Always remember. Never forget.
Via NY Post.
On Sept. 11, 2001, Welles Crowther sat at his desk on the 104th floor in the south tower of the World Trade Center and dialed his mother’s cellphone. His mother, Alison, never heard the call. Welles left a short message. “Mom . . . this is Welles. I . . . I want you to know that I’m OK.”
The time was 9:12 a.m. They were the last words his family would ever hear him speak.
Some details of what happened next remain a mystery. But through determination, careful questioning and a single clue, Welles’ parents uncovered a story of heroism that would touch a nation….
Twenty-four years old and fresh from college, Welles put his firefighting ambitions aside for a job with Sandler O’Neill, a small but powerful investment banking firm in the World Trade Center.
He may have looked the part of an investment banker, but there was one unorthodox piece to his personal dress code, not visible at first. It was a constant, tucked in the back right pocket of every set of trousers and every pair of suit pants.
It was a red bandanna his father had given him when he was a boy….
Six months later, on March 19, 2002, Welles’ body was found….
He was recovered in the debris of what had been the lobby of the south tower. Welles had somehow made it to the bottom of the building before it collapsed. Why didn’t he make it out?….
“People found in that area,” said John Ryan, the commander of the Port Authority Police Department’s rescue and recovery operation at Ground Zero, “were seconds away from being clear.”
To be so close to an escape but to remain inside was not coincidence. Likely, it was a choice. Welles made it. He was helping. He was at work.
They needed to find out more….
On Sunday morning of Memorial Day weekend 2002, Alison opened the New York Times and saw a feature piece on the front page with the large headline “Fighting to Live as the Towers Died.”
By the 128th paragraph of the story, Alison stopped, staring at the two sentences: A mysterious man appeared at one point, his mouth and nose covered with a red handkerchief. He was looking for a fire extinguisher.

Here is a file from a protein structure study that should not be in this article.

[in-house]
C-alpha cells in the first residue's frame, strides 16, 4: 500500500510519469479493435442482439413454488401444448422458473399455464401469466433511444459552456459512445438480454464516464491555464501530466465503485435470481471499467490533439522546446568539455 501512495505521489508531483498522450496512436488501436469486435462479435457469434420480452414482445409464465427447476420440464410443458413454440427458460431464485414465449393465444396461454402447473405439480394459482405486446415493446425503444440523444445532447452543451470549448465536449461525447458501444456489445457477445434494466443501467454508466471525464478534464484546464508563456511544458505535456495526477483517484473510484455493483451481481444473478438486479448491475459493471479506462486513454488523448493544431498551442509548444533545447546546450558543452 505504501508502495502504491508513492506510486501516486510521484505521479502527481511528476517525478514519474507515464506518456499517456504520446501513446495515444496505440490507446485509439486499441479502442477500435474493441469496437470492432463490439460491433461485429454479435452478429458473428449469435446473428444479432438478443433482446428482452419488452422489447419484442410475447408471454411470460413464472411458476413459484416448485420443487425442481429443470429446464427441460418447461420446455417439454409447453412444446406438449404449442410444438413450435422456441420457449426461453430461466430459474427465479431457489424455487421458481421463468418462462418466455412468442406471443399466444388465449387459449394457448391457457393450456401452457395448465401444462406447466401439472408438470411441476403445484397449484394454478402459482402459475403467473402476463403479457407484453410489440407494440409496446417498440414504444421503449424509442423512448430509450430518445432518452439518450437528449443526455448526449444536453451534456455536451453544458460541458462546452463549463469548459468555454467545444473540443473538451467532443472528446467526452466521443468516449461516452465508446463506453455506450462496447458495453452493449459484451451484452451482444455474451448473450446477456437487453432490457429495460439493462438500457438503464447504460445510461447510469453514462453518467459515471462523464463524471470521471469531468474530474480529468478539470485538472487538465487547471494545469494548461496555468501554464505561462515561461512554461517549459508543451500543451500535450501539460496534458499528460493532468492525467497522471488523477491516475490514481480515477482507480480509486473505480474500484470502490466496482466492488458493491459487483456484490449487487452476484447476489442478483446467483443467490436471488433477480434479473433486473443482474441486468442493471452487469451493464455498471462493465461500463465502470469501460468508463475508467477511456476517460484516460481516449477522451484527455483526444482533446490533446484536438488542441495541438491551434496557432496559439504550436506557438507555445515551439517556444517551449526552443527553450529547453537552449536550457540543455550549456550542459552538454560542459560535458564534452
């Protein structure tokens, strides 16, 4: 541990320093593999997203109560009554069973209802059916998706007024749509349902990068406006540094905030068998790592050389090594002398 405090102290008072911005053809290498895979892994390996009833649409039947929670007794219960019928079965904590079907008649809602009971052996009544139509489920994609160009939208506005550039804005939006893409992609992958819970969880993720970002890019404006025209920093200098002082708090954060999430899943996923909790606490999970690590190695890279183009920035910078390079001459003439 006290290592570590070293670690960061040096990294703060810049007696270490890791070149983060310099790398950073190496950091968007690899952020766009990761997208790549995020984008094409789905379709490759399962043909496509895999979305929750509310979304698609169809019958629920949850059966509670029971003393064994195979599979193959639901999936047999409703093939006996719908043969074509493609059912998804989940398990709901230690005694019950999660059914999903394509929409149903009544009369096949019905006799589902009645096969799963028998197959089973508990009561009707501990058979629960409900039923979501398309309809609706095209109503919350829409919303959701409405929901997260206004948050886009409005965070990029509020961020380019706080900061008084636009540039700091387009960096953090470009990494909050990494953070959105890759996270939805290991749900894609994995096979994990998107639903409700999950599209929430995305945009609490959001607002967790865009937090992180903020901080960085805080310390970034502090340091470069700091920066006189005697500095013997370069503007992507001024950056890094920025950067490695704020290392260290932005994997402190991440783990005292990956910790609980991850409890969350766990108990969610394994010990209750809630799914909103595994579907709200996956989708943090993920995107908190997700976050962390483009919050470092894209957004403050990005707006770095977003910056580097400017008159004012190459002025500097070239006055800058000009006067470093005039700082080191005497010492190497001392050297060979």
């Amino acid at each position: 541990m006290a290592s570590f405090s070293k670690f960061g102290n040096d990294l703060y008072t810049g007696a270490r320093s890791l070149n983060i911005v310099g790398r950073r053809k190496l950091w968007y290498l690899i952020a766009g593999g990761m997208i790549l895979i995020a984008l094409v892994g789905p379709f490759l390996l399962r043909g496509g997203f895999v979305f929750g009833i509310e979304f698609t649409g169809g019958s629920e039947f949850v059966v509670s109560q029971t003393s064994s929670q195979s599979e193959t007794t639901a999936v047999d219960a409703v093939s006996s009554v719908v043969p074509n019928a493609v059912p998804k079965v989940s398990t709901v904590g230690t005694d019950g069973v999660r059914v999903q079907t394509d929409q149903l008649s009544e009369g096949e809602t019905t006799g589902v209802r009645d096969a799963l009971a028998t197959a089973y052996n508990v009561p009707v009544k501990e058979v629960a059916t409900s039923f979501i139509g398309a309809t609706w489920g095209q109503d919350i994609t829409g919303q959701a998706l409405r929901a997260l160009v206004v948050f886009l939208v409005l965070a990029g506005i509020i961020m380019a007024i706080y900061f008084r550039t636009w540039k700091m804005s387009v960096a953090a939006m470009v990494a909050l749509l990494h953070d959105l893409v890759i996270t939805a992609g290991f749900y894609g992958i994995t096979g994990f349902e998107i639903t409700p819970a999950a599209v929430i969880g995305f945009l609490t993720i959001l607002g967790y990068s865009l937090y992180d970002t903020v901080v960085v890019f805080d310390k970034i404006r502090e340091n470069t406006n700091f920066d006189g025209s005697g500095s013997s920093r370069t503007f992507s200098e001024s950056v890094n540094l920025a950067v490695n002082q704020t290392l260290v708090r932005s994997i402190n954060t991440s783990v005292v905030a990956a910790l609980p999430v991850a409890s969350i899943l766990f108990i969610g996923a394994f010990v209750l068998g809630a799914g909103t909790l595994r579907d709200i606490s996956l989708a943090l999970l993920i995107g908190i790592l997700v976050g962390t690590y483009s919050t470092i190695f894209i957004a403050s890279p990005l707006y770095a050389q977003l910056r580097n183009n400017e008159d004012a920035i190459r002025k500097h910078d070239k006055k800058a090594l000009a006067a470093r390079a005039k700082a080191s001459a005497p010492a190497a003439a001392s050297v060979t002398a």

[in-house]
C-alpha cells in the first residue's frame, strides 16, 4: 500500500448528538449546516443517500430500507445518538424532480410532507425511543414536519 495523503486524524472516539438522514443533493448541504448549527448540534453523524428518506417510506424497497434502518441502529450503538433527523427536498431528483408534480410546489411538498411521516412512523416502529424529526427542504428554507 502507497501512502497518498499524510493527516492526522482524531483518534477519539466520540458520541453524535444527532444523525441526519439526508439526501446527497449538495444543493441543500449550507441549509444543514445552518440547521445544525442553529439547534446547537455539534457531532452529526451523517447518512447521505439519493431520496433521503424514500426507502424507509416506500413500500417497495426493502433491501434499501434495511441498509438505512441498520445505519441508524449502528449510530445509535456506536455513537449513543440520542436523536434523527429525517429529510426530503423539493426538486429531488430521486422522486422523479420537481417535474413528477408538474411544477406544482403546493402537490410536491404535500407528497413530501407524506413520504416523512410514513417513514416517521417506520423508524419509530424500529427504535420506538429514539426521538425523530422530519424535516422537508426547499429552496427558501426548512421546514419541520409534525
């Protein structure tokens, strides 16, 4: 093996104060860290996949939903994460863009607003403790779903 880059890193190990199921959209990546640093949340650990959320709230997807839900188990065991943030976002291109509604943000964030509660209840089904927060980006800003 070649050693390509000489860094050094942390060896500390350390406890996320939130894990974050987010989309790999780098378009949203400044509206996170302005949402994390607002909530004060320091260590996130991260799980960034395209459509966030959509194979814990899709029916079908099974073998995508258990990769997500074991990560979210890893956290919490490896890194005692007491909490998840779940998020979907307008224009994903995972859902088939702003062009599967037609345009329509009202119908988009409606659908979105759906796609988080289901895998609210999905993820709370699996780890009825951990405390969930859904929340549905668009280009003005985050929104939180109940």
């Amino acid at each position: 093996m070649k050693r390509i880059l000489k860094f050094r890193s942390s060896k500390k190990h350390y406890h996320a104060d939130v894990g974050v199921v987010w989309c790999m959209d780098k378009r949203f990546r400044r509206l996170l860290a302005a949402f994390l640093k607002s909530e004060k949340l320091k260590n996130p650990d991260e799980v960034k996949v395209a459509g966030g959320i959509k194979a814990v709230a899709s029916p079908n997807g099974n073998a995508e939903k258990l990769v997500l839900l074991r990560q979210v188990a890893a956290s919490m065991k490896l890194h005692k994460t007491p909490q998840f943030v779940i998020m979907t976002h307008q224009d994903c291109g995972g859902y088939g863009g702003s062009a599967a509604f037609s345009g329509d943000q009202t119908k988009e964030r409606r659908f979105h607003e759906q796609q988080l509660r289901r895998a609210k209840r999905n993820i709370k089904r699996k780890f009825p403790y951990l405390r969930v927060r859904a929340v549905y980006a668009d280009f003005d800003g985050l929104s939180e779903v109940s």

She was gripped by the three simple words: A red handkerchief….
From there, she tracked down one of the survivors featured in the story, a woman named Judy Wein.
When they spoke, Judy told Alison there was an email chain connecting a group of south-tower survivors, the few who’d made it out from the 78th-floor sky lobby or above. She and her husband, Gerry, would send the inquiry down the line, to see who might have seen the man, if anyone else spotted a red bandanna.
Then Alison asked a simple question: “Can I send you a picture of my son?”
When the picture reached her, Judy didn’t hesitate in her ¬response. “Yes,” Judy said, “that was the man.”
….Judy and Gerry sent the photo of Welles out through the survivors’ email chain. Was there anyone else who escaped the building who ¬remembered seeing this man?
A reply came quickly, not from a survivor but the child of one. Richard Young saw the email and wondered if this was the man his mother, Ling, had told him about from the beginning, the man who walked with her down the stairs from the wreckage of the sky lobby, on the 78th floor
….Her injuries and severe burns didn’t register; there was no pain, the hurt smothered by shock. She continued to sit where she was, on a portion of the floor still ¬intact, uncertain what to do.
That’s when she heard the young man’s voice.
“I found the stairs,” the voice said. “Follow me. Only help the ones that you can help….
Alison sent Ling Young a picture of her son dressed formally, for his college graduation. Young couldn’t be sure, so Alison sent another, more casual photo.
Ling looked at the man she’d never seen before Sept. 11, whom she last saw turning to go back up the stairs to the blood and fire.
The face. She looked at nothing more than the face.
One word: Yes.
One thought: He saved my life….
The FDNY credits Welles with saving at least five people. It is impossible to say for sure, but it could’ve been more.
The story of the man in the red bandanna, and those he saved, would spread….
In December 2006, Welles’ family gathered in Downtown Brooklyn for an event held just once before in the 141 years since the FDNY’s founding. It was only the second time the department would posthumously name someone an honorary member of its ranks.
Months before, Jeff had found an application to the FDNY in Welles’ apartment. Several of the lines were filled in, dated just a month before his death.
Now four years later, Jeff hoped Welles would know that although some of the lines would forever be blank, his application to the FDNY was received, his submission reviewed.
Yes, Welles. You were accepted.